A new study from the Pew Research Center shows that over two thirds of U.S. adults (68%) get their news on social media, even if rarely.

Out of that population, just under half say that they get their news from Facebook. 


Source: Pew Research Center

Facebook has been working through something of a fake news crisis over the past two years, since it was revealed that the network was weaponized by government-backed Russian in a coordinated misinformation campaign, with the hopes of influencing the 2016 U.S. presidential election. 

Since then, the company has implemented a number of changes to curb the creation of fake accounts that often distribute this inauthentic information, and has uncovered at least two similar misinformation campaigns.

It poses the question: With fake news continuing to be a problem on social media, why do so many people continue to rely on it as a source of information on current events?

The answer, it seems, is two-fold.

First, the same survey conducted by Pew also found that even though so many people continue to primarily consume news via social media, they don't always trust it. Over half (57%) expect the news they find on social media to be inaccurate.


Source: Pew Research Center

So despite this mistrust, what's to explain for the continued consumption? HubSpot VP of Marketing Jon Dick believes it comes down to our established news-reading routines.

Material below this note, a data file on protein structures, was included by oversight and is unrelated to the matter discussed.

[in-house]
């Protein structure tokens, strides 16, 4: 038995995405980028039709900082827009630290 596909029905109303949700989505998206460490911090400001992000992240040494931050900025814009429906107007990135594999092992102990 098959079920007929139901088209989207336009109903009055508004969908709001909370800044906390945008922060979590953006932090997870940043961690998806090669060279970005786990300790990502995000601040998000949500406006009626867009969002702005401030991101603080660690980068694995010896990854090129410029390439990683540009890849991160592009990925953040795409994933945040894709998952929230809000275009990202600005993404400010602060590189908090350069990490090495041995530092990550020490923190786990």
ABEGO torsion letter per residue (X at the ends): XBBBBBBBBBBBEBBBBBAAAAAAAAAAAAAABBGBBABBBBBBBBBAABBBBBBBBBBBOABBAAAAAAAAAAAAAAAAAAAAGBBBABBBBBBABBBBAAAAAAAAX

"Ultimately," he says, "I think people have an existing habit that's hard to break."

It makes sense -- Pew also found, in separate research, that 74% of people visit Facebook at least once a day, reinforcing their consumption behavior during time spent on the site.


Source: Pew Research Center

That said, Facebook Page engagement has dropped about 50% since a January News Feed algorithm change that shifted priority to content from users' immediate connections over that from Pages.

Which is why, Dick says, there could be other explanations for users continuing to turn to social media for news discovery.

For example, there's the 42% of people who trust that the news they see on social media is likely accurate.

"People don't think it'll happen to them," Dick explains, referring to falling victim to misinformation.

But given the amount of time that, collectively, we spend on social media, our news consumption through those channels might not dissipate in the near future.

"Heck, I still get my news from social media," Dick admits. "But for some irrational reason, I assume the news I see on social media isn't fake."

Originally published Sep 14, 2018 2:18:46 PM, updated December 11 2019